Delays in the resettlement of migrant children forced out of the "Jungle" camp in Calais after its demolition are leaving some at risk of suicide, a charity has warned.

Citizens UK said the pause in transfers of children claiming a legal right to live in Britain from France during the last week has left many suffering a "significant deterioration" in their mental health.

It said 15% of those in Calais at the time of the camp's demolition had arrived, with some 1,600 young migrants and refugees transferred by bus to 60 centres across France.

Some 300 unaccompanied children have been brought to Britain and the Government is committed to transferring hundreds more, the Home Office said.

Citizens UK said of 40 children they are supporting in France, one third have expressed suicidal thoughts and lack of care of their own life since the demolition, 75% have showed an alarming deterioration in mental health and 90% have reported increased anxiety.

Dr Susannah Fairweather, a consultant psychiatrist who has worked as an independent medical witness assessing unaccompanied minors in Calais, said further delays were creating a "cumulative trauma" which would make settlement more difficult once they do arrive in the UK.

And she said the country was not prepared enough to deal with the "complex" issues that many experience.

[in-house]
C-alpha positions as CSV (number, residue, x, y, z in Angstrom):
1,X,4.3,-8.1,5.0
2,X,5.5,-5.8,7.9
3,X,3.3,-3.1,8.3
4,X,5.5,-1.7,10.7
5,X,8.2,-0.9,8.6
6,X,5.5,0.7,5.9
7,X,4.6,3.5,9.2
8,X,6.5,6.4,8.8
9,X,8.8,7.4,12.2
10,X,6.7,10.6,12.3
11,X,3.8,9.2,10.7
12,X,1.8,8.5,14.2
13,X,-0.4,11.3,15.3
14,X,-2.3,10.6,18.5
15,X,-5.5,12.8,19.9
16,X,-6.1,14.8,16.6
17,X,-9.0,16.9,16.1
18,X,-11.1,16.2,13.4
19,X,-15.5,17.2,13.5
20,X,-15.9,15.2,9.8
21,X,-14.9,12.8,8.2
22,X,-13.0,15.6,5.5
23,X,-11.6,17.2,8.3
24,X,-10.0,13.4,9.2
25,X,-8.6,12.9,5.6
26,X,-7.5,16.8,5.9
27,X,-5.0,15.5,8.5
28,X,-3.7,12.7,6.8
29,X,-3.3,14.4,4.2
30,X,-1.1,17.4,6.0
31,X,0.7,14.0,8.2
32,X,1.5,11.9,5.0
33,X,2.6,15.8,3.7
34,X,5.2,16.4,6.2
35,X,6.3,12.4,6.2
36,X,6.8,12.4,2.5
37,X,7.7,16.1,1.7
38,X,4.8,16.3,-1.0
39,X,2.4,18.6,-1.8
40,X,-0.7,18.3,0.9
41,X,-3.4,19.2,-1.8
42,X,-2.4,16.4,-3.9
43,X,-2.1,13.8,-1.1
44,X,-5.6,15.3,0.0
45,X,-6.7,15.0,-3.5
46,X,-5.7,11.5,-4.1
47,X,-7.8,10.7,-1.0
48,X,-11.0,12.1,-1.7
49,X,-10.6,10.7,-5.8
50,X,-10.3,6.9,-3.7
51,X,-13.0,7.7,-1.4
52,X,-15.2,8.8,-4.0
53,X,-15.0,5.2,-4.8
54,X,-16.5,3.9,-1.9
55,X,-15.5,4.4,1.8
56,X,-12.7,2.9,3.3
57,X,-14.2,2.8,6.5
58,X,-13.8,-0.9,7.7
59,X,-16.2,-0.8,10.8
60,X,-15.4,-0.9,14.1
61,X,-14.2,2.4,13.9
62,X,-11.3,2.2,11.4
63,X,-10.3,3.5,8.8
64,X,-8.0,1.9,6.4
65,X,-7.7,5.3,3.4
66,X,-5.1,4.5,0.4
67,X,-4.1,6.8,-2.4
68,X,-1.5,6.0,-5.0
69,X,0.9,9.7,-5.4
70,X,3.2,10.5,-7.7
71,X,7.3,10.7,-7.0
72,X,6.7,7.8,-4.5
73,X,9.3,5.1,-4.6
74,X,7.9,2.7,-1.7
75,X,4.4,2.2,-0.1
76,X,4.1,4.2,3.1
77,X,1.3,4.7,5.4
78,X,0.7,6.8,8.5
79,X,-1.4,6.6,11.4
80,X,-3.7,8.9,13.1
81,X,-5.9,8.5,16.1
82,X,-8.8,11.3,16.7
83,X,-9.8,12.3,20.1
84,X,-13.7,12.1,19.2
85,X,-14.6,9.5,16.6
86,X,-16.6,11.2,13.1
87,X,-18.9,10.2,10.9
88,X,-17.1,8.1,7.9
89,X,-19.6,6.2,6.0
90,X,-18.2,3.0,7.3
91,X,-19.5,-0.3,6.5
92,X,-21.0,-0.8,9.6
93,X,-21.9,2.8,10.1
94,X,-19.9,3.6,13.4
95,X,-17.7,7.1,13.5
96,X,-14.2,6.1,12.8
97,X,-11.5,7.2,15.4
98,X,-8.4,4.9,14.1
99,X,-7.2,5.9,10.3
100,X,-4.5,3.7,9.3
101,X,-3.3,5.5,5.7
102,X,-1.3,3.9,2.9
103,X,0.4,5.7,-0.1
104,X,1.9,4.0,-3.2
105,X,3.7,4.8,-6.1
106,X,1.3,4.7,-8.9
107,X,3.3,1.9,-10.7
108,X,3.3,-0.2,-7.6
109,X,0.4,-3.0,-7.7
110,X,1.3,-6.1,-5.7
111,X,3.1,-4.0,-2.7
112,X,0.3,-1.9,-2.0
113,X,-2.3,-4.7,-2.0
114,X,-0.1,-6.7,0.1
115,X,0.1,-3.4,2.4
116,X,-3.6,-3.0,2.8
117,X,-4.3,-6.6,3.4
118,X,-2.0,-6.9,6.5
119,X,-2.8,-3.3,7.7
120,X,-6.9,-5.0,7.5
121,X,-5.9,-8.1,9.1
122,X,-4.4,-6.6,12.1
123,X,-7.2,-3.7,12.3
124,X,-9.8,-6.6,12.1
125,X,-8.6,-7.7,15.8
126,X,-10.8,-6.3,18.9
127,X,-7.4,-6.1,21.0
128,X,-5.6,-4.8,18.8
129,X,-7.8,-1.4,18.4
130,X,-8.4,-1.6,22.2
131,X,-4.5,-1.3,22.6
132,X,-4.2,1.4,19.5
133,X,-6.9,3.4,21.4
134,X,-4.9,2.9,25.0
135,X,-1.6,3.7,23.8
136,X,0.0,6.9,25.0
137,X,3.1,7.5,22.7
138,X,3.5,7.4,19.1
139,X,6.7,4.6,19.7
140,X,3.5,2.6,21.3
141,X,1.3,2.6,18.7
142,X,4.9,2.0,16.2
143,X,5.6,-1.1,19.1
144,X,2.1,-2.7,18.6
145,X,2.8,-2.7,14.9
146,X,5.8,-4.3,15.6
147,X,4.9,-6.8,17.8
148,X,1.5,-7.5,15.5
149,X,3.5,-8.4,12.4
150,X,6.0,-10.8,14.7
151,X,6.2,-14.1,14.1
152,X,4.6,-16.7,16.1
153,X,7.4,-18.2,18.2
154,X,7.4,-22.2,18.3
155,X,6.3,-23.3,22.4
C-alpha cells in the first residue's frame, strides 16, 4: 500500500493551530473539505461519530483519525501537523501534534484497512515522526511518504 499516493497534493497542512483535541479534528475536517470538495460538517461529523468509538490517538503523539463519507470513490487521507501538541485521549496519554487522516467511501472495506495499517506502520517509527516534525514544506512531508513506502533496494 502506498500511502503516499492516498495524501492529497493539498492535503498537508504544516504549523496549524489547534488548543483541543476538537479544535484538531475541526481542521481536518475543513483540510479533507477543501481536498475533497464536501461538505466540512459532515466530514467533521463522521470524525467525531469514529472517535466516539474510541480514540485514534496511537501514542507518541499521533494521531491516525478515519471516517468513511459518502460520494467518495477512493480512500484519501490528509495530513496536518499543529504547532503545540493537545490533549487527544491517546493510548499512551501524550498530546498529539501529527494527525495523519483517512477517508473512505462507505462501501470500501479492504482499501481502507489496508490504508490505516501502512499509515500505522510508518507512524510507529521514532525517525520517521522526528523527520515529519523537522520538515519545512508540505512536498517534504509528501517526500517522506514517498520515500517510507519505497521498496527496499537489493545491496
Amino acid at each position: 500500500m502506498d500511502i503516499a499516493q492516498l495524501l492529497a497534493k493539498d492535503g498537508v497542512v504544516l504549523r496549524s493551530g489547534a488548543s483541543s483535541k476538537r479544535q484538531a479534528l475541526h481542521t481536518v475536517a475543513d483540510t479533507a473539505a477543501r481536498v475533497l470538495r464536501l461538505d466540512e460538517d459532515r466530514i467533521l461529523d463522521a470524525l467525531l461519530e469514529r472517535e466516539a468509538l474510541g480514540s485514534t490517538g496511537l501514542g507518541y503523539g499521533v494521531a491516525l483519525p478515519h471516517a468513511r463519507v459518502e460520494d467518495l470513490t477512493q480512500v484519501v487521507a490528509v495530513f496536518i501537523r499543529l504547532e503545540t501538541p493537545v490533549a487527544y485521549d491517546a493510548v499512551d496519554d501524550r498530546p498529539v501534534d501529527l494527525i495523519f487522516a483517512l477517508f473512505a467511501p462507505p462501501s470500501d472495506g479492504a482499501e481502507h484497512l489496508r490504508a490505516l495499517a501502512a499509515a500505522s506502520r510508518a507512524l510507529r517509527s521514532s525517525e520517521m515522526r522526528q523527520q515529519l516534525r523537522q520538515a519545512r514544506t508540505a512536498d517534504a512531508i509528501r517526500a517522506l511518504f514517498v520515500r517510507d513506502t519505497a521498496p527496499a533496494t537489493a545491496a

Dr Fairweather added: "The delay can cause significant deterioration in the children's mental health, including the stark risk of suicide."

She continued she did not believe the UK was prepared for all the different needs of child migrants, and that a multi-agency approach was required, adding: "Certainly I don't think there's direction."

Citizens UK staged a small demonstration outside the Home Office's Lunar House in Croydon on Sunday afternoon to urge that the transfers resume immediately.

Citizens UK demonstrators outside the Home Office. Credit: PA

Volunteers and faith leaders held up banners and posters reading "refugees welcome" and "restart the rescue".

Rabbi Janet Darley, who was among the handful of supporters, said: "We are not responsible for every single child but we should take our fair share."

A Home Office spokeswoman said: "We are working closely with the French government and other partners to identify unaccompanied asylum-seeking children who are eligible to come to Britain.

"Our focus is, and will continue to be, transferring all eligible minors to the UK as soon as possible and ensuring they arrive safely."

Children's eligibility under the Dublin regulation or Dubs amendment would be considered at the temporary centres in France and transfers would resume in the "coming days and weeks", she added.